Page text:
Low as Guards Defend Ships
A pirate stands on the coast in Hobyo, Somalia. Photographer: Roberto Schmidt/AFP/Getty Images
By Alaric Nightingale and Michelle Wiese Bockmann
October 22, 2012
Somalia piracy attacks against merchant shipping fell to the lowest in six years in the third quarter as armed guards on vessels and naval patrols cut attempted hijacks on the trade route linking Asia and Europe.
One ship was attacked compared with 36 in the same quarter a year ago, the London-based International Maritime Bureau, which has been tracking incidents since 1991, said in an e-mailed report today. That’s the fewest since the same period in 2006, when no attacks were reported, Assistant Director Cyrus Mody said by e-mail.
Governments spent almost $1.3 billion last year on military interventions including naval patrols, the One Earth Future Foundation, a Broomfield, Colorado-based non-profit, said in February. Attacks cost the industry and governments $6.9 billion last year, it estimated. Fourteen out of 28 ships briefed by the U.K.’s Royal Navy in the week to Oct. 19 were carrying or recently carried armed guards, U.K. Maritime Trade Operations said in an e-mailed report Oct. 20.
“We welcome the successful robust targeting of pirate action groups by international navies in the high-risk waters off Somalia,” IMB Director Pottengal Mukundan said in the report. “There can be no room for complacency. These waters are still extremely high-risk and the naval presence must be maintained.”
Trade worth $952 billion transited the Gulf of Aden and Indian Ocean in 2009, according to a 2011 report for the U.K.’s Chamber of Shipping and the London-based Oil Companies International Marine Forum.
About 48,000 vessels a year sail through the Indian Ocean, and 23,000 transit the Gulf of Aden, the European Union Naval Force Somalia said in June 2011 evidence to a U.K. parliamentary inquiry. Ships using Egypt’s Suez Canal pass Somalia when sailing to Europe from Asia and the Middle East.
Somali attacks in the first nine months declined to 70 from 199 a year ago, the report said.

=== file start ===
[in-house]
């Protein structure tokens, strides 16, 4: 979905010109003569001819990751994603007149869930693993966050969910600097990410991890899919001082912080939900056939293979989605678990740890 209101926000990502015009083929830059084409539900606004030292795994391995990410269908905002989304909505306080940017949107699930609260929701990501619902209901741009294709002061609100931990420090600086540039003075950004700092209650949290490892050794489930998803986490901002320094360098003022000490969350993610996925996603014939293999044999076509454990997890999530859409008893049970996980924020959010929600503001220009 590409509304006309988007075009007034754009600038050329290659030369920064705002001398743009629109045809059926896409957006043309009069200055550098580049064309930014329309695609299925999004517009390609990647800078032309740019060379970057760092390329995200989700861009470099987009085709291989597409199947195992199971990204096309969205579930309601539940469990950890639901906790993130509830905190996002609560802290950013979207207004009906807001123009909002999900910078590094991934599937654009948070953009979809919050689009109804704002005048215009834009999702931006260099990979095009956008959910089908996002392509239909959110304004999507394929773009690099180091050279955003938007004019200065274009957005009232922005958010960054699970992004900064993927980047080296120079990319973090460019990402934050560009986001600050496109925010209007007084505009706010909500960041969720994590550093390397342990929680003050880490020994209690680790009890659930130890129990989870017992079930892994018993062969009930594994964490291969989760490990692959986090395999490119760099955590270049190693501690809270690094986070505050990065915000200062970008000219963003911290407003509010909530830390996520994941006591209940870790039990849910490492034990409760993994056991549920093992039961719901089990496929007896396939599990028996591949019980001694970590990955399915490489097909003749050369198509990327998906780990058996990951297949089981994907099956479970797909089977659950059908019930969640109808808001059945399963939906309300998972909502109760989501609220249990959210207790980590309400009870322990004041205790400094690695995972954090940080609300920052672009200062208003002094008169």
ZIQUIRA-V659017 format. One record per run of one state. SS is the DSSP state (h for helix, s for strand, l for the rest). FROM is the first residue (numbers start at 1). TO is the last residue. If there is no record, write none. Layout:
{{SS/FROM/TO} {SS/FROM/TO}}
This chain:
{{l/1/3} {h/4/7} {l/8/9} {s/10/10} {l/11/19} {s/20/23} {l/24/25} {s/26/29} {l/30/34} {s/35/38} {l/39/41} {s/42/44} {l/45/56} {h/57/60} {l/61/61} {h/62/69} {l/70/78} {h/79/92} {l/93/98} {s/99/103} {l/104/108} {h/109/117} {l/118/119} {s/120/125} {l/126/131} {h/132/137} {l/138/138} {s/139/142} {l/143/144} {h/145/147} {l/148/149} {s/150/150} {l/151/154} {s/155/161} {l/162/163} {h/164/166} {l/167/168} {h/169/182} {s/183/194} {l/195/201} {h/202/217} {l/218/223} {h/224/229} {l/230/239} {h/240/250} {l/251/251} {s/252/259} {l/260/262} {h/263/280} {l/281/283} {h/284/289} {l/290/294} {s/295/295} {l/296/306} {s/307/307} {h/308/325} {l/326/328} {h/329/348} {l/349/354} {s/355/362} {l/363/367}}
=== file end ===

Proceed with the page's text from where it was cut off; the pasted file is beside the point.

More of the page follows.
While attacks off Somalia slumped, incidents off West Africa climbed to 34 in the first nine months of 2012 from 30 a year earlier. The number of attacks off Indonesia advanced to 51 from 46 for all of 2011, it said.
The German soldier is squatting in the Ugandan savanna as 30 pairs of eyes follow the felt-tipped pen in his hand. He is writing the most important commands onto a metal slate, once in English and once in Somali: "Attention" and "Fire."
His muscles twitch under the skin of his tattooed arms, and mosquitoes buzz around his shaved head. It's hot in the savannah, but dark thunderclouds are gathering on the horizon. "Let's go then," mumbles Ralph Westermann, a master sergeant in the Bundeswehr, Germany's armed forces.
On this day, he will push the 30 men, all recruits from Somalia, on a patrol through the bush. He will drill it into them that they can't just spray random fire with their AK-47s. He'll tell them that it's often better to switch the lever to semiautomatic, aim and fire. The next 30 recruits will arrive tomorrow. This has been Westermann's job for the last three months.
Westermann, a 42-year-old who likes to box and lift weights, is one of 19 Bundeswehr soldiers working in the wilderness of western Uganda. Their mission is to give the Somali army a backbone. To that end, the European Union has sent them to Bihanga in the southwestern corner of Uganda, together with 65 fellow soldiers from 12 other European countries. If the mission were stationed in Somalia, the recruits would be shot to death more quickly than they could be trained. It would also be too dangerous for the trainers. So the camp is in Uganda.
Source: Bloomberg News